Decorating your home can feel like one of the tasks on your to-do list. But after a couple of months of moving in you start noticing small things. Small things that maybe were rushed into.
So always take your time. No matter if you are planning a new life, or just treating yourself with a small item. It is always good to surround ourselves with items that give us great positive energy. That makes us smile, that pushes the positive thoughts into our head... The things that give value and bring more than what we gave for their price.
I love when we find people who think in the same direction and nurture the same values. One of those people is Jolene, the artist behind the River Ceramics, from the coast of Margaret River.
Where are you from? Where does the art journey start for you?
The art journey for me is driven by a question. I wonder? Curiosity, joy and interest in all the variable which contribute to a final outcome. As I come from a (building) design background, I have noticed that it is consideration of these elements bridging both function and aesthetic which keep me intrigued.
What is the first emotion that drives you towards creating an art piece? Do you recognize the connection immediately and let yourself flow on the creative process? Or do you "bake" the inspiration for some time?
I have experienced both a rush to experiment and try design ideas as soon as possible, and also, particularly as I mature, an interest in planting just a little seed and trusting that it will keep growing without my direct interference. As I spend so much time in the creative zone, I suspect it is somewhat of a rich soil, so I don’t always rush in anymore. My main emotional state is curious, excited, interested. I feel a freedom and safety in my current creative process.
What is the back story of your design? Because every one of us sees the world through separate lenses. How hard it must be to transfer it to other people?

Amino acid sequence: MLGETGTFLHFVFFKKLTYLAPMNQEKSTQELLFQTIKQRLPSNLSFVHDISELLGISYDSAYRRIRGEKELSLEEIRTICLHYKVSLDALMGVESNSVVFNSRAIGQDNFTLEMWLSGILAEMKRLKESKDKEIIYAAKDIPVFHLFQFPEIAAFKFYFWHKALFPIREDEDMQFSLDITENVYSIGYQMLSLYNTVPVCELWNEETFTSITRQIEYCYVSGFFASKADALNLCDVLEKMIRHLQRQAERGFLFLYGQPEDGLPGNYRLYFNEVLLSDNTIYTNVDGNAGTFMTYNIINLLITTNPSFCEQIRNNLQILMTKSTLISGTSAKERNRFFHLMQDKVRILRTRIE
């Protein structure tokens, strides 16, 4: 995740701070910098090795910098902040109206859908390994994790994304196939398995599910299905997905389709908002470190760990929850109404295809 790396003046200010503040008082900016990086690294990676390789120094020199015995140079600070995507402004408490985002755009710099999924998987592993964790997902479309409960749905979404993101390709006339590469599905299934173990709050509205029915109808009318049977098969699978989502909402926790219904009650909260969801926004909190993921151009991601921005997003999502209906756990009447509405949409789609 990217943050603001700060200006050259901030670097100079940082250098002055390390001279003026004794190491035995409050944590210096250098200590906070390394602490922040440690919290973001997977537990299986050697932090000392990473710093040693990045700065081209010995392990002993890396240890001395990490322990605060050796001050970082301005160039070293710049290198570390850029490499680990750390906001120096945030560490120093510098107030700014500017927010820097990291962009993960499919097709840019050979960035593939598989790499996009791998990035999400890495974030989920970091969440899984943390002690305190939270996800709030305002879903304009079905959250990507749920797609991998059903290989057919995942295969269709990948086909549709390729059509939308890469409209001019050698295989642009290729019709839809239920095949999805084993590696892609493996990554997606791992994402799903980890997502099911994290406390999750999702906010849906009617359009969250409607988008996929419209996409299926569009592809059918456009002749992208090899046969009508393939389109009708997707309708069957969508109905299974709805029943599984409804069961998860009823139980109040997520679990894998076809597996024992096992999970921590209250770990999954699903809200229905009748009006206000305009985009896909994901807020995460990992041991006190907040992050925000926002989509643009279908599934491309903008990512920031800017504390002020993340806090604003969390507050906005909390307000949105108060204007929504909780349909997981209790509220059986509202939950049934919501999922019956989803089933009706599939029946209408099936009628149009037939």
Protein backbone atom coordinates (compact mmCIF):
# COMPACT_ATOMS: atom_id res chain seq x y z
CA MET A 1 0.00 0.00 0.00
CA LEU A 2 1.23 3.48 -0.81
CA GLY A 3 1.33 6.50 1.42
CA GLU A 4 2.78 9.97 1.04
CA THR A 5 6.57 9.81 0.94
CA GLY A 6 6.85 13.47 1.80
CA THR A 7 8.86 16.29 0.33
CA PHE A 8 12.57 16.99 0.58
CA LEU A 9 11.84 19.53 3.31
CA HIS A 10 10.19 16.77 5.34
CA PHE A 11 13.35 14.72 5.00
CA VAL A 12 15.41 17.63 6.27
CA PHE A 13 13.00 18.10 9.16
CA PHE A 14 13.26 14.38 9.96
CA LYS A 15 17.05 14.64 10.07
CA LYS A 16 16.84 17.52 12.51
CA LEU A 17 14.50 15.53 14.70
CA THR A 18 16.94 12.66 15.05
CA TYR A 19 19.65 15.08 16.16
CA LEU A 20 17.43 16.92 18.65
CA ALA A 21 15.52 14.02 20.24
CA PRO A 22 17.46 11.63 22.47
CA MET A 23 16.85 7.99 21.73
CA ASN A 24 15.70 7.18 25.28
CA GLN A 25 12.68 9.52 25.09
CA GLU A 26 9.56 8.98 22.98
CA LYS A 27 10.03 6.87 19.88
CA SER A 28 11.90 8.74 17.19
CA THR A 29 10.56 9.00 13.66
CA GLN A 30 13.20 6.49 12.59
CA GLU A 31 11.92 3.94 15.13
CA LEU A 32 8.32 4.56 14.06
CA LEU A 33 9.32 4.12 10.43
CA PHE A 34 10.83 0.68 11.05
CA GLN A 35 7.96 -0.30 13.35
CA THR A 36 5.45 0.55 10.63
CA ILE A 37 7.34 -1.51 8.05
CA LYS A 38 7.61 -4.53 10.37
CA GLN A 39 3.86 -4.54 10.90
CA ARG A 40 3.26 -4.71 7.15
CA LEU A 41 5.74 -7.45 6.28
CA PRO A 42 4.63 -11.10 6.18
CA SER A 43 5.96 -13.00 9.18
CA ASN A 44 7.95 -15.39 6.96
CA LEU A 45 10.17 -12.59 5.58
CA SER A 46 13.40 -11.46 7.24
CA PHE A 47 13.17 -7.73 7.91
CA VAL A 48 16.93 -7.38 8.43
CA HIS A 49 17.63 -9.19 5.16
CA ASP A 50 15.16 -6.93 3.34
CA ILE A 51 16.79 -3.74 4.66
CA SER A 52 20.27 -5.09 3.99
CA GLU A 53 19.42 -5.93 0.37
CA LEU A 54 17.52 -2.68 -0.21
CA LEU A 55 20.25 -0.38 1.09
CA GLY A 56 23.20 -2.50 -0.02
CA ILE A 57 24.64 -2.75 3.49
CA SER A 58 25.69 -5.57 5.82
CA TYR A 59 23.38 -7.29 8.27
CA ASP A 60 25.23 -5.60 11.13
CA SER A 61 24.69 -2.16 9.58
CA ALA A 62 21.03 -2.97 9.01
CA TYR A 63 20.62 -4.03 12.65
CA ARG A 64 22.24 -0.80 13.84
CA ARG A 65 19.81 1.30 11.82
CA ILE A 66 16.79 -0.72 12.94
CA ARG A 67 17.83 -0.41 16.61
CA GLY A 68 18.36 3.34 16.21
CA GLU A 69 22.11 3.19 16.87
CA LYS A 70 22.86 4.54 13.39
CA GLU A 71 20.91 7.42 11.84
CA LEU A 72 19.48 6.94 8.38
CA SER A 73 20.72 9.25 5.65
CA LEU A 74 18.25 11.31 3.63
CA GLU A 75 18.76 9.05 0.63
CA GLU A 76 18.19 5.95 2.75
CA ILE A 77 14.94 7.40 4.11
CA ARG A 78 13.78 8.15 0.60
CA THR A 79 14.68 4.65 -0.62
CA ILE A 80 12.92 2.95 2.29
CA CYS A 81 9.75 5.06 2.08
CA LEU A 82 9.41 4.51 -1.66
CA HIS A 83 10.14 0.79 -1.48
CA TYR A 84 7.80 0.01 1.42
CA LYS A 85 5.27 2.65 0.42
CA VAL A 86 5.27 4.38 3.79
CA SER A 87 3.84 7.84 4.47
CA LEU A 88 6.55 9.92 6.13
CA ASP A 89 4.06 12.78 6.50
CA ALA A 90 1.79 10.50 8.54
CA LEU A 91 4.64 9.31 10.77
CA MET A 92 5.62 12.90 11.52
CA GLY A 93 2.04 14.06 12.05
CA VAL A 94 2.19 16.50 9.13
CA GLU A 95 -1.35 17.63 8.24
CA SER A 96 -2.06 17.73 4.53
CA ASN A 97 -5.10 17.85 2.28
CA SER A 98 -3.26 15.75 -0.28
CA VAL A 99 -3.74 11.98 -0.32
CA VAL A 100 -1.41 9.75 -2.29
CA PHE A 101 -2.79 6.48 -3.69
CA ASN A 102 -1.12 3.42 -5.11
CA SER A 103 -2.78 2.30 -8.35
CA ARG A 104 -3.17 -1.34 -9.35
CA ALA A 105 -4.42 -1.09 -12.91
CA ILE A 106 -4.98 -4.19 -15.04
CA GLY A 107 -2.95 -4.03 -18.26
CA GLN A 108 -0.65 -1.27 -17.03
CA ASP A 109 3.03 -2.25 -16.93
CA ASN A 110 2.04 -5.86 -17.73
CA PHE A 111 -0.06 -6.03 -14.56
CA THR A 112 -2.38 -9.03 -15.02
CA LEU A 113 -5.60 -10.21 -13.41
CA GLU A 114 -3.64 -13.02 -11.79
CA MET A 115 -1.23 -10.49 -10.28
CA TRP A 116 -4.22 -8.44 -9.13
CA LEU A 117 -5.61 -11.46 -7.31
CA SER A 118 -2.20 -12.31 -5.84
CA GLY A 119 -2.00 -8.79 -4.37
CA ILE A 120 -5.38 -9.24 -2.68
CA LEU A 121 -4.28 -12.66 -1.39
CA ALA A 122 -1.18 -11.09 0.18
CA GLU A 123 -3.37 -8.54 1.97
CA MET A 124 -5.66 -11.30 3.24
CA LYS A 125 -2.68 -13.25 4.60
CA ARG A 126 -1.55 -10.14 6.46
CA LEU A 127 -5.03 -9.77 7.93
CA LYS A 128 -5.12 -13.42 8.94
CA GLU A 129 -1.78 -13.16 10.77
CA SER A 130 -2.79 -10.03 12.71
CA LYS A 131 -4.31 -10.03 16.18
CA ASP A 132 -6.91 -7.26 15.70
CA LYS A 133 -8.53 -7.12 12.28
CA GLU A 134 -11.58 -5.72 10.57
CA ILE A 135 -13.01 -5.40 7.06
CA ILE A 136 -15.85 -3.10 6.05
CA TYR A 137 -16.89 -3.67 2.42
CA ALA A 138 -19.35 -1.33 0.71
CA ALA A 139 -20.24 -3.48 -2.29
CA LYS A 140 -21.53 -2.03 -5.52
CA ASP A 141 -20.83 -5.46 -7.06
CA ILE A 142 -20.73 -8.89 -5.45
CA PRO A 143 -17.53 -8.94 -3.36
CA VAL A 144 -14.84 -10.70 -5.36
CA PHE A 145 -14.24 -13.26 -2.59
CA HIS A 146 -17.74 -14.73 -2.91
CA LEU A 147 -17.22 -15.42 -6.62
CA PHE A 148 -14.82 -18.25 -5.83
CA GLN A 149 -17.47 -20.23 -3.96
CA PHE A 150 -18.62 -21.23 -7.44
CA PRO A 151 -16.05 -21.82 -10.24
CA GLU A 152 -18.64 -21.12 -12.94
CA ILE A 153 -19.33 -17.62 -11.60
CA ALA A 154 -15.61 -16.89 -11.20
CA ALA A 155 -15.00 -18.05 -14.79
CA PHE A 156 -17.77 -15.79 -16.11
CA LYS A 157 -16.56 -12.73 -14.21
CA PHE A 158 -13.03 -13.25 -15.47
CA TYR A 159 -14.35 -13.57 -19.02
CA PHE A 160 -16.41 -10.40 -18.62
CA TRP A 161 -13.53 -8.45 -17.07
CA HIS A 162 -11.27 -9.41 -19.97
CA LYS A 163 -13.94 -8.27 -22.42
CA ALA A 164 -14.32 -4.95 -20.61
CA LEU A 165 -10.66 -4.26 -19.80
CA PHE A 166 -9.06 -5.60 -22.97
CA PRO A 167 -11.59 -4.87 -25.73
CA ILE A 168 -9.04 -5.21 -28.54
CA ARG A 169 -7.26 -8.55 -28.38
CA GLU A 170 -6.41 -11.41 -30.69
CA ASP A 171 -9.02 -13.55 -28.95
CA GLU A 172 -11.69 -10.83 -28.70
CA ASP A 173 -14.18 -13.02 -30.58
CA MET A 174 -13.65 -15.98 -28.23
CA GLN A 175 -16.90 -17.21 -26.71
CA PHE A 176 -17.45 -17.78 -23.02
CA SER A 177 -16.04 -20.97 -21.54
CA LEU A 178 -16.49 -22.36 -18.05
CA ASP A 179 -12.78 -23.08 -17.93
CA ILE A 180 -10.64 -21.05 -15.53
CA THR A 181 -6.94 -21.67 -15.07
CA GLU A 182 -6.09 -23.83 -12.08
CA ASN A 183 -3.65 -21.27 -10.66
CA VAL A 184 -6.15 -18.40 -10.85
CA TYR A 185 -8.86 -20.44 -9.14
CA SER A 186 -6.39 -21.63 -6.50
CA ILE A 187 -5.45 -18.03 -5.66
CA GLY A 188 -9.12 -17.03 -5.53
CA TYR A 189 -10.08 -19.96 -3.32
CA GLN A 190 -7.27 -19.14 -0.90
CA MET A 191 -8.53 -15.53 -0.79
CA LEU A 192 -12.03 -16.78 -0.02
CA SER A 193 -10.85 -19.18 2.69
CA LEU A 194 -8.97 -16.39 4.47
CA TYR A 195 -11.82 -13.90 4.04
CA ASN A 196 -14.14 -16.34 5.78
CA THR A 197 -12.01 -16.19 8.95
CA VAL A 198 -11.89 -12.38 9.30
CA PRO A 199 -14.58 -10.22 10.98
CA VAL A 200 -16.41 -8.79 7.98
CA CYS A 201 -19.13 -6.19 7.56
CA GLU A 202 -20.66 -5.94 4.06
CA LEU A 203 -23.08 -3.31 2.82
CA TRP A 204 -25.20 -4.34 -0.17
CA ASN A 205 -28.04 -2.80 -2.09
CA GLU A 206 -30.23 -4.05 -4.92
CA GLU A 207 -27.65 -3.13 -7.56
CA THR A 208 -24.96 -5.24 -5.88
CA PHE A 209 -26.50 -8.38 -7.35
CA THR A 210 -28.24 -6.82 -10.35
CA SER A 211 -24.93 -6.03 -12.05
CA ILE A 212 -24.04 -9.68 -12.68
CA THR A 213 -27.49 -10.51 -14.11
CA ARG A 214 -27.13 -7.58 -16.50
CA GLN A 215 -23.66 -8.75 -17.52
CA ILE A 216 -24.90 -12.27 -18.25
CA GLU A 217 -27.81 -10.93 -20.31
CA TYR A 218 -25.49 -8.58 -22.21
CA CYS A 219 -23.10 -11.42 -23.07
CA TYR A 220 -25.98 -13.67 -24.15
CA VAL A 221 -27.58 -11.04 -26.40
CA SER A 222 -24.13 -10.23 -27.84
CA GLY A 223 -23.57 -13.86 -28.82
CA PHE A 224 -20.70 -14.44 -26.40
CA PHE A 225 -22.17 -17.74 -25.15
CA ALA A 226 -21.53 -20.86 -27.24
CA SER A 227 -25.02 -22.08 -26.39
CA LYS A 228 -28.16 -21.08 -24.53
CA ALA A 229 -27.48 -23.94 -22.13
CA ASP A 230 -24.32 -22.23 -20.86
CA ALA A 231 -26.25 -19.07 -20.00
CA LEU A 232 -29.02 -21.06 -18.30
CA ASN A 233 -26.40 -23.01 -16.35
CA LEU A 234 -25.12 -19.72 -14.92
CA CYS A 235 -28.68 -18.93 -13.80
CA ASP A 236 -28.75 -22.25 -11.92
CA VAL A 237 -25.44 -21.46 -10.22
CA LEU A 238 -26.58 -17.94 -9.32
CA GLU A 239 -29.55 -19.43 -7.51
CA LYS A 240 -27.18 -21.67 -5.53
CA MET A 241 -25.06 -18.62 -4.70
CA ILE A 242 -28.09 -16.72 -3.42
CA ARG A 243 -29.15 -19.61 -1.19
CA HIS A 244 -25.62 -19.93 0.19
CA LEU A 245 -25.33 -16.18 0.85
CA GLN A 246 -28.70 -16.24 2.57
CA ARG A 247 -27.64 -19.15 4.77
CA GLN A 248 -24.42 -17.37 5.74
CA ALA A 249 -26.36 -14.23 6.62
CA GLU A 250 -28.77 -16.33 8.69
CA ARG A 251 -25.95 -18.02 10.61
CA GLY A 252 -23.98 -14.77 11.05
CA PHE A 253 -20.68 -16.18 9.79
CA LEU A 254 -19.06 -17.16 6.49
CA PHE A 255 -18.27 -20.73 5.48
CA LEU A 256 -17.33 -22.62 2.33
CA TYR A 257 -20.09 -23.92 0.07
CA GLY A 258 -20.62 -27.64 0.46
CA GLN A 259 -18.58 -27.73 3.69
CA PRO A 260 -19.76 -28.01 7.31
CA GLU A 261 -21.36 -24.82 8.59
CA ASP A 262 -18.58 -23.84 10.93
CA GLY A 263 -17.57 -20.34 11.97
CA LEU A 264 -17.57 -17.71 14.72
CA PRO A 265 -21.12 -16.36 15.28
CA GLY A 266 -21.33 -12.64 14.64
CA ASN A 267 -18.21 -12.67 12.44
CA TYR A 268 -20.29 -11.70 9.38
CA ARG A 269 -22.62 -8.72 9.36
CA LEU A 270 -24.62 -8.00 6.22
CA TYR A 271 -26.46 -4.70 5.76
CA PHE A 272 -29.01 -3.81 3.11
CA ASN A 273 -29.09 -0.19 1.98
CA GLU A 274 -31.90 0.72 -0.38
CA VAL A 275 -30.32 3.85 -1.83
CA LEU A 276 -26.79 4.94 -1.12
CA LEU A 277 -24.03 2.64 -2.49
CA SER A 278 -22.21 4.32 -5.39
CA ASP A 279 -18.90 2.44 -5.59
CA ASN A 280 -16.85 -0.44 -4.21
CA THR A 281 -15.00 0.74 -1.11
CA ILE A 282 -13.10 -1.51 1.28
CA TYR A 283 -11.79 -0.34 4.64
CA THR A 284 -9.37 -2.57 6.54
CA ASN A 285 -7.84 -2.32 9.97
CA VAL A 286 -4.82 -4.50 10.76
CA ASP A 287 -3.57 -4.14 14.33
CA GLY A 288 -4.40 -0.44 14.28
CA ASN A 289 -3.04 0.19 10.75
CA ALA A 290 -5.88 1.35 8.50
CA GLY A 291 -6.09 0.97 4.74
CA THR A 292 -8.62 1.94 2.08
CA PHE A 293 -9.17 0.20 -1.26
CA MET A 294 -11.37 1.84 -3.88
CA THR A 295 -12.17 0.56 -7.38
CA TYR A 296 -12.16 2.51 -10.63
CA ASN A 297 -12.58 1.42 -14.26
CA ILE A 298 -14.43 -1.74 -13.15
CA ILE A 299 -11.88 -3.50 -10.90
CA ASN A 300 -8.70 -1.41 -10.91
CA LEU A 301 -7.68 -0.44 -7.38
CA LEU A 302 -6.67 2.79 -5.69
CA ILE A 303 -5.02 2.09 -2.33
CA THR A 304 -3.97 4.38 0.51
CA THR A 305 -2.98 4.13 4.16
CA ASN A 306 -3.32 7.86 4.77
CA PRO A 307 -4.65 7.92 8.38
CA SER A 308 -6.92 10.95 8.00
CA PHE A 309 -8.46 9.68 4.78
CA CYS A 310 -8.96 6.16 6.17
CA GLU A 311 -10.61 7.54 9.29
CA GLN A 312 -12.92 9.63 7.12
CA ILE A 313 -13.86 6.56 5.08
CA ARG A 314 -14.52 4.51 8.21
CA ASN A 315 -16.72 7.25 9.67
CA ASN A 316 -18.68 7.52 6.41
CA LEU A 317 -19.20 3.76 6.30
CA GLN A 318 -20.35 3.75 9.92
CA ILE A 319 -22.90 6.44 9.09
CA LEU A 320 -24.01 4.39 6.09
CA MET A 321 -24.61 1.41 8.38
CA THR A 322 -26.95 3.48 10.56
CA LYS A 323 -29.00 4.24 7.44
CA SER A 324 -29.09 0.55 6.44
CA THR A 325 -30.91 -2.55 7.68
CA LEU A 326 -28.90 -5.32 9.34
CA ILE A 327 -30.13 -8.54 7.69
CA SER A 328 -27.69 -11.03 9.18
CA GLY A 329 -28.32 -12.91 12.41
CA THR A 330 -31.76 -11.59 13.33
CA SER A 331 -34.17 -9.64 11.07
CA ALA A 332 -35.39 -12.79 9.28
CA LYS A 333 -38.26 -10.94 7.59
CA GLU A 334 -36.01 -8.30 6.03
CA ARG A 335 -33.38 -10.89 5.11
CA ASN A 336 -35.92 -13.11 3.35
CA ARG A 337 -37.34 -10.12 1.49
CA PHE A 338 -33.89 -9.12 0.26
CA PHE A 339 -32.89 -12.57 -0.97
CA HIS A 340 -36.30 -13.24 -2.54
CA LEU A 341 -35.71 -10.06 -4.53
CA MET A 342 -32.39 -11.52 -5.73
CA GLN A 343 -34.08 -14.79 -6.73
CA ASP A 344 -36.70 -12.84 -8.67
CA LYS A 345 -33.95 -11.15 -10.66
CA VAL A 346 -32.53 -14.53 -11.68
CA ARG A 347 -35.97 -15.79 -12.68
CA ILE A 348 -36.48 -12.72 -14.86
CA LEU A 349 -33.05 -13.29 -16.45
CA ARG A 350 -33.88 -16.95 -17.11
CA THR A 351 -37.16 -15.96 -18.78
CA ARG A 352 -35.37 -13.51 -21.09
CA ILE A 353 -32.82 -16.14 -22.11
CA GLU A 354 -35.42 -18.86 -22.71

The back story of my design process is equal parts a love of art and beauty, to a strong sense of practical application. I don’t love fluff and fancy, with a preference for everything having a dual purpose and to “make sense”. I think I have found it easier to adapt to spending time in a creative field for which there is a clear purposeful outcome. Perhaps I found it easier to find my value as an artist that way as I had something solid to lean into.
When it comes to making a living from your art, what are the main struggles? And what would be your advice for starting artists?
I have been very lucky in many many ways in my small artistic business. Although I acknowledge that I worked very hard, I can also see that timing was really on my side. My biggest piece of advise is that you need to be willing to fail. Take that prospect as lightly as you can, and see each mistake or failure as a rung to improving in some way. I am genuinely so grateful for all of my mistakes, but I think that was only possible as I had prepared myself in advance for them to be inevitable.
What do you prefer, single pieces or story telling through a whole project? And what approach do you use in each case?
I definitely prefer story telling through a whole project. I consider each collection like a rabbit hole, each with branching opportunities to explore. Some of them end quickly, and others lead deeper and deeper until the story is told.
Why do you use certain materials? What connects you with them, and makes you feel they are perfect for your art piece?
Similar to my reason for choosing art, and the factors which drive my design, my materials are chosen for both practical application and beauty. It has taken me a lot of trial and error to arrive and my current kit of materials. Additional to this is both environmental and personal considerations. I use natural earth materials, and locally sourced materials wherever possible, including wild clay which I procure and process from our own garden. This gives me such a deep sense of gratitude and connection to my work and the land we walk on.
What does ART, in general, mean to you?
Art to me is expression and freedom. It is an opportunity to explore those parts of ourselves with which we are not easily in touch with in most other parts of our lives. With the added element of tactile earth in my craft, it is also the opportunity to connect, ground and meditate.
The FOURLINEdesign team would like to thank Jolene for sharing inspiring thoughts with our community.